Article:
A Century of Gospel – Gospel Through the Decades

Gospel music is an African American religious music that emerged in the earliest 20th century within urban cities following the Great Migration of African Americans from the rural South to the urban North. From the genre’s origins in the 1920s and 30s to today, gospel music has evolved and developed in several ways that reflect its origins in the African American community and the intersection between the African American religious community and African American music.

1920s

"I Shall Wear A Crown" - Arizona Juanita Dranes

The song “I Shall Wear A Crown” was recorded by the artist Arizona Juanita Dranes in 1928. Dranes was a member of the Church of God in Christ (COGIC) Church, a church which, along with Pentecostalism, had huge influences on the development of gospel music. This song is sung in the transitional gospel style because it was created and sung during the period in-between the former folk spiritual style of religious music and the development of traditional gospel music. Dranes’ singing, in particular, is interesting because she also incorporated a ragtime-like style in her songs.

1930s

"Precious Lord, Take My Hand" - The Heavenly Gospel Singers

Earliest known recording of “Precious Lord, Take My Hand” by The Heavenly Gospel Singers

Performance of “Precious Lord, Take My Hand” by notable singer, Mahalia Jackson

“Precious Lord, Take My Hand” was written in 1937 by Rev. Thomas A. Dorsey, a blues singer turned Christian evangelist who was influential in creating gospel music. Dorsey’s composition was written in response to his grief over his wife and son’s death due to childbirth. This music displays the traditional gospel music style and Dorsey’s inclusion of blues and jazz elements in the gospel music that he wrote. The song’s earliest known recording was by the Heavenly Gospel Singers, but another notable performance of the song is by singer Mahalia Jackson.

1940s

"Don't Take Everybody to Be Your Friend" - Sister Rosetta Tharpe

The song “Don’t Take Everybody to Be Your Friend” was recorded by notable gospel singer Sister Rosetta Tharpe in 1947. Sister Rosetta Tharpe was greatly influenced by the Pentecostal Church, where her mother was an evangelist, and this influence can be found within her music. She is most notable for using the self-accompanied guitar, which can be heard within this song. “Don’t Take Everybody to Be Your Friend” is an example of traditional gospel music because of Tharpe’s use of the guitar and the influence of blues music. This song is also a good example of Tharpe’s later influence on the R&B and rock-and-roll genres.

1950s

"Be With Me Jesus" - The Soul Stirrers

The song “Be With Me Jesus” was recorded by the gospel group, the Soul Stirrers in 1952. The Soul Stirrers were a group that was initially a jubilee quartet that later changed to a gospel quartet sound after being influenced by gospel singers like Mahalia Jackson and Sister Rosetta Tharpe. The song “Be With Me Jesus” is a good example of the gospel quartet sound and features the use of the call-and-response tradition within gospel music.

1960s

"Oh Happy Day" - The Edwin Hawkins Singer

The song “Oh Happy Day” was arranged by the gospel singer Edwin Hawkins and recorded by his group, the Edwin Hawkins Singers, in 1968. The song became extremely popular and was the first gospel song to chart the secular music charts. The release of “Oh Happy Day” in 1969 began the movement of the gospel genre from the traditional gospel music style to the contemporary gospel music style. This style is best identified by the embracing of secular styles within the genre, and “Oh Happy Day” began the development of significant crossovers with gospel music and other/secular genres.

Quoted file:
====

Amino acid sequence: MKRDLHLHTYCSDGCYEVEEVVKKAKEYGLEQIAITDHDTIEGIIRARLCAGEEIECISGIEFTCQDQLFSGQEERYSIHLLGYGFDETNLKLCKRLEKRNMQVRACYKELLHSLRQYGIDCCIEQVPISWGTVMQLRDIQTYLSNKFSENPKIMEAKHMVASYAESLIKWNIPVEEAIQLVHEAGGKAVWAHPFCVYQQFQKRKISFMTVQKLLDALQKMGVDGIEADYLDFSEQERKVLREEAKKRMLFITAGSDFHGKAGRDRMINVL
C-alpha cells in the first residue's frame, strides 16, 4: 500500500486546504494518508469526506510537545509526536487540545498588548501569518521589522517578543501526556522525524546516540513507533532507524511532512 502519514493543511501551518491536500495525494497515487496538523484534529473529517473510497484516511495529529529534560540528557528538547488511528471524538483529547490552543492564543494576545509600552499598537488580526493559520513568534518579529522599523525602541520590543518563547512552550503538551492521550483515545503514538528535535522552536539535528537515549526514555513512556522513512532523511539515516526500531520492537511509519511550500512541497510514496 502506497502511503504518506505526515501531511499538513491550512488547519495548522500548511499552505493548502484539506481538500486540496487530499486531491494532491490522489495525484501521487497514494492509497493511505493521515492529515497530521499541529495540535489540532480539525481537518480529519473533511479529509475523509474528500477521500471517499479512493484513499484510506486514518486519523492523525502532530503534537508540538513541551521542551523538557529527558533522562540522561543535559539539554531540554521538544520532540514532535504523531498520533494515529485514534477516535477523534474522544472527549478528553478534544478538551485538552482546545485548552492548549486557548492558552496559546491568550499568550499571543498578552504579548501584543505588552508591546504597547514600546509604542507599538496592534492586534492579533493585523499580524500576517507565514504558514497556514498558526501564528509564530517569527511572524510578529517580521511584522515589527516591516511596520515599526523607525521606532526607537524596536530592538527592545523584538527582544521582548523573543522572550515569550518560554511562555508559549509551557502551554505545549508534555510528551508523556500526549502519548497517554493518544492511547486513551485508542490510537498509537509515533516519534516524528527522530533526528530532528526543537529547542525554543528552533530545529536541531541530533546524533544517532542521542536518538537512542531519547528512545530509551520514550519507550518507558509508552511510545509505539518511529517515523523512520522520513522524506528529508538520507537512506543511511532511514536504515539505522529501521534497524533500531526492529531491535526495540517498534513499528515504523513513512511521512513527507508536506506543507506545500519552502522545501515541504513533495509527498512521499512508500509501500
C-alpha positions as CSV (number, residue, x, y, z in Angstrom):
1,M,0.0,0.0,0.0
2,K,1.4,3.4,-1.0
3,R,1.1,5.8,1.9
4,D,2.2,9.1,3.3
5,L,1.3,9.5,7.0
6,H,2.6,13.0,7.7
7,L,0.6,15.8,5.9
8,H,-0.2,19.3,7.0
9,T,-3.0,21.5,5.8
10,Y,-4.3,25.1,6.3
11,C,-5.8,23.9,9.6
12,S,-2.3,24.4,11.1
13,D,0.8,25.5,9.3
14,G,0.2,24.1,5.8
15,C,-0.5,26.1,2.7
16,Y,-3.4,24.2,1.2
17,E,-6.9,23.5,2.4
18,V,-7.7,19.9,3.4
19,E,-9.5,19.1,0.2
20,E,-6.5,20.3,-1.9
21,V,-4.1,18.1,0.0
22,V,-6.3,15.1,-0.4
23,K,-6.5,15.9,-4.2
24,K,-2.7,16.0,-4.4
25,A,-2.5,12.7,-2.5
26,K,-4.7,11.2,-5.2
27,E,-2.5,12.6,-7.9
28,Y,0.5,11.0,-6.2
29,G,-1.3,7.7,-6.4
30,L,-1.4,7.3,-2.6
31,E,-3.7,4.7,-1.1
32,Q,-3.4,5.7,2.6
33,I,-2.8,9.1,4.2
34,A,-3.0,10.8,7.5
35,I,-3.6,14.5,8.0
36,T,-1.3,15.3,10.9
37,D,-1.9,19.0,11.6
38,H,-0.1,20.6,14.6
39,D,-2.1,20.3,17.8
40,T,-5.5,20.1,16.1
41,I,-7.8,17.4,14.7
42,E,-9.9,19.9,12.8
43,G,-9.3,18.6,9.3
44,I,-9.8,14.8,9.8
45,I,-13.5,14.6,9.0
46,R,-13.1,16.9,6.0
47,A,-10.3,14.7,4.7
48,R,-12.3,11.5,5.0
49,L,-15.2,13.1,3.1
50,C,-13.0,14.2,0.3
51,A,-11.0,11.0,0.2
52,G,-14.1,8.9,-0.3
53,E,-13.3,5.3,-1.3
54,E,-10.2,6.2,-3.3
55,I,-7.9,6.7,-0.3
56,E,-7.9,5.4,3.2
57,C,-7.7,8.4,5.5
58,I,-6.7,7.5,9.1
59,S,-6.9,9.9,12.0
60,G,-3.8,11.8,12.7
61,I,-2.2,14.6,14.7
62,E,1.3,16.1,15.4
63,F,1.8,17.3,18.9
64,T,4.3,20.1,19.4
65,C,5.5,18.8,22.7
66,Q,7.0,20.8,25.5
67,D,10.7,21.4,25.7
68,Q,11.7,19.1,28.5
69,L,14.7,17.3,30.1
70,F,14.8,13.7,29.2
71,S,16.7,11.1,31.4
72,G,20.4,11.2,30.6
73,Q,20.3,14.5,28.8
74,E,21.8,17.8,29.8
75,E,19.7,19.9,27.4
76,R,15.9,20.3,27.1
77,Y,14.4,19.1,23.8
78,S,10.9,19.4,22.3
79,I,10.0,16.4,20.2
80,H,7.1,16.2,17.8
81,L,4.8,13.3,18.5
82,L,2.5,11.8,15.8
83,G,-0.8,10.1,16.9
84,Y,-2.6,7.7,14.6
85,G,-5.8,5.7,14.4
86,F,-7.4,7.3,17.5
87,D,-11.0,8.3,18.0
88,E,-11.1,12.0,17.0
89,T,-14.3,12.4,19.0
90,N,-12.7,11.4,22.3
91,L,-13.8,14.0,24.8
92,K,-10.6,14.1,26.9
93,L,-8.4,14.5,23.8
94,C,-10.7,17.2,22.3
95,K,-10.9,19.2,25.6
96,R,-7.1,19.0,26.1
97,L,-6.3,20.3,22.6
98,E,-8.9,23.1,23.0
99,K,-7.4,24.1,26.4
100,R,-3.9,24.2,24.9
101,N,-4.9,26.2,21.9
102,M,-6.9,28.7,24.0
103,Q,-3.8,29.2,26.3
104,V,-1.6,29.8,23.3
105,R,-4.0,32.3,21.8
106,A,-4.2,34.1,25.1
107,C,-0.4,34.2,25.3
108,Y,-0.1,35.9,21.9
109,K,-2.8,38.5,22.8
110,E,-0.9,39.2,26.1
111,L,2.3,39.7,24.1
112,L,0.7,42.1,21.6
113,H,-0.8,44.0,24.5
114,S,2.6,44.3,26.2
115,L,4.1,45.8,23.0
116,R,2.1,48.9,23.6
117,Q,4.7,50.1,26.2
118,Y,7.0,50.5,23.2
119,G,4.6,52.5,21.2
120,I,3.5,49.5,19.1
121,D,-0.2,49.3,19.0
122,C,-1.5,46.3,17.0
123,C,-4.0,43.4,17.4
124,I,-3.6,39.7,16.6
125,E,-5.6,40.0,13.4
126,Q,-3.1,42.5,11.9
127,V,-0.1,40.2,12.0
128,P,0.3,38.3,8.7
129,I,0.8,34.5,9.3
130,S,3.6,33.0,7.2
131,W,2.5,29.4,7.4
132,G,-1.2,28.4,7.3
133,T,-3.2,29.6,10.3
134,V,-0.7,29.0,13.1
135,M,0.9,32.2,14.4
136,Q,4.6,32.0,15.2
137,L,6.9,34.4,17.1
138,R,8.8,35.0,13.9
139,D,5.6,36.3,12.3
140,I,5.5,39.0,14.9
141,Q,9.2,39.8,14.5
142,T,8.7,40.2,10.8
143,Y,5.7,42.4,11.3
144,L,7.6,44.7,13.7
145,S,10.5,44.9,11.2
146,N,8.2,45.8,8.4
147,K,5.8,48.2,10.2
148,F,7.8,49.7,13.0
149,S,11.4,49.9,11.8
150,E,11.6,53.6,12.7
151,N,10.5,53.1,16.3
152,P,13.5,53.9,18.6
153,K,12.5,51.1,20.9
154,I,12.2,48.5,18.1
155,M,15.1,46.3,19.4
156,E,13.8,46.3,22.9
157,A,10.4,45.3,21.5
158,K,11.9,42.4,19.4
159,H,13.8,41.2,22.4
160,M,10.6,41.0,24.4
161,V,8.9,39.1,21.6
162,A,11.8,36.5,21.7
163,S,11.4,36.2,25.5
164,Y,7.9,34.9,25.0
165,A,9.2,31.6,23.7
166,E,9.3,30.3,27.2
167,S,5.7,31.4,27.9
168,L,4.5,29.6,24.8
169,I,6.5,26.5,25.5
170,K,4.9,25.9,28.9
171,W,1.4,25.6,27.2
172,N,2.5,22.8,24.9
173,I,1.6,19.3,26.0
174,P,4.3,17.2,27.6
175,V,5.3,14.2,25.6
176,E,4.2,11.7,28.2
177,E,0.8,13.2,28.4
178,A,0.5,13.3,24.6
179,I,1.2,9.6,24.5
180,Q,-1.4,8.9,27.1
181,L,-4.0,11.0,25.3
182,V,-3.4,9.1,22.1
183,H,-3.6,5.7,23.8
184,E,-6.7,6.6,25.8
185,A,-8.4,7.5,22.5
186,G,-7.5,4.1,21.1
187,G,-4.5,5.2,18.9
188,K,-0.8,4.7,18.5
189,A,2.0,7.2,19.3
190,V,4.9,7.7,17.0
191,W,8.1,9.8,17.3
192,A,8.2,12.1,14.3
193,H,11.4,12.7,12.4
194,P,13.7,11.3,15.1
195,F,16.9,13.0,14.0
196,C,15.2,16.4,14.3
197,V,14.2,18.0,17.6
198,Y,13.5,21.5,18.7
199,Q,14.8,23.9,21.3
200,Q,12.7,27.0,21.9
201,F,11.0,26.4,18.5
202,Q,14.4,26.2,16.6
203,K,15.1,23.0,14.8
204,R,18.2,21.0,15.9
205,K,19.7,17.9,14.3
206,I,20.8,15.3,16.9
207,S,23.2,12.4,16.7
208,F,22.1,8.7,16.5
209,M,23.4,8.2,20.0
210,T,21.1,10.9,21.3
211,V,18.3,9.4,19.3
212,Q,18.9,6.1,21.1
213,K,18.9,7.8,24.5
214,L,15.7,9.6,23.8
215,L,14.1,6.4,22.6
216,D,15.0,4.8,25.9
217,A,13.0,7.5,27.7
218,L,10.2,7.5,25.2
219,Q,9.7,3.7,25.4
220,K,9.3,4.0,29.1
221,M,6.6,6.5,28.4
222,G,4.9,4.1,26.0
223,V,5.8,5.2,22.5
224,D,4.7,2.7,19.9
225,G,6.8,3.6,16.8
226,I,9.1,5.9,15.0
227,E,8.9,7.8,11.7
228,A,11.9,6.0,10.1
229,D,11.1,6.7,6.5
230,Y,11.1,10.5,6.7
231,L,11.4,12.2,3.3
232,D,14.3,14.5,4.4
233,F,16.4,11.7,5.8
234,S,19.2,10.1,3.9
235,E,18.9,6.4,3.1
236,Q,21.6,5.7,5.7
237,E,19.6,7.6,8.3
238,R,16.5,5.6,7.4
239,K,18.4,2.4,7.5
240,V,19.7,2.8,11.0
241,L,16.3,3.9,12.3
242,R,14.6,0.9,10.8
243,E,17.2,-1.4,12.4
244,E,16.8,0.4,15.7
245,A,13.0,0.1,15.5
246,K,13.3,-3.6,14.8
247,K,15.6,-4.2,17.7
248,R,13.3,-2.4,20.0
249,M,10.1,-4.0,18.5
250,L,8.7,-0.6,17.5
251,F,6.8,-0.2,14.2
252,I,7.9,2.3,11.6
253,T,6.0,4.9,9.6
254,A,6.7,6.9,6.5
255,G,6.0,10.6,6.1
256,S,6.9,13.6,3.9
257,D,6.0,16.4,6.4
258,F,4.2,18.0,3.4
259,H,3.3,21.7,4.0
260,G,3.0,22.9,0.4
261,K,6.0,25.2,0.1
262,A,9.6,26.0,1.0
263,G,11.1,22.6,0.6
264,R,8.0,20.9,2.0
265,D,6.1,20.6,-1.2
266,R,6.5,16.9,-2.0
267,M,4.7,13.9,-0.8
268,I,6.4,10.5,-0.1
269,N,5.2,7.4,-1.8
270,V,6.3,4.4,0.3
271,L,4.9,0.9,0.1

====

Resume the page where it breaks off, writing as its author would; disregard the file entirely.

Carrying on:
1970s

"Come By Here, Good Lord" - Walter Hawkins

The song “Come by Here, Good Lord” was recorded by gospel singer and pastor Walter Hawkins in 1978. The song is a part of the contemporary gospel music style as it combines elements of secular music.

1980s

"Lost Without You" - CeCe & BeBe Winans

“Lost Without You” was recorded by gospel music brother and sister duo CeCe and BeBe Winans in 1989. CeCe and BeBe became extremely popular, releasing gospel music that received acclaim within the realms of both contemporary gospel music and R&B music.

1990s

"Stomp" - Kirk Franklin

The song “Stomp” was released in 1997 by Kirk Franklin. The song was a crossover hit as it was recorded with the rapper Cheryl “Salt” James from the rap duo Salt-N-Pepa. “Stomp” became one of the most popular gospel songs of the 1990s and was named “Song of the Year” at the 1997 Steller Awards. The song was also highly successful on R&B and Contemporary Christian music charts. “Stomp” is a part of the contemporary gospel music style due to Franklin’s use of rap, hip-hop, and funk music genres.

2000s

"New Life" - John P. Kee

“New Life” was a contemporary style gospel song released by gospel singer and pastor John P. Kee and his community choir, the New Life Community Choir, in 2007.

2010s

"I'll Find You" - Lecrae ft. Tori Kelly

“I’ll Find You” is a Christian/gospel hip-hop song released by Christian hip-hop artist Lecrae and featuring singer Tori Kelly in 2017. The song is a part of the contemporary gospel music style due to Lecrae’s use of hip-hop.

2020s

"Something Has to Break" - Kierra Sheard ft. Tasha Cobbs

“Something Has to Break” is a gospel song released by Kierra Sheard featuring gospel singer Tasha Cobbs in 2020. The song is a part of the contemporary gospel music style.

Artist Paper – Kehlani

Kehlani “Success to me is only two things: happiness and stability.” Artist History Kehlani Ashley Parrish was born in Oakland, California, on April 24, 1995.

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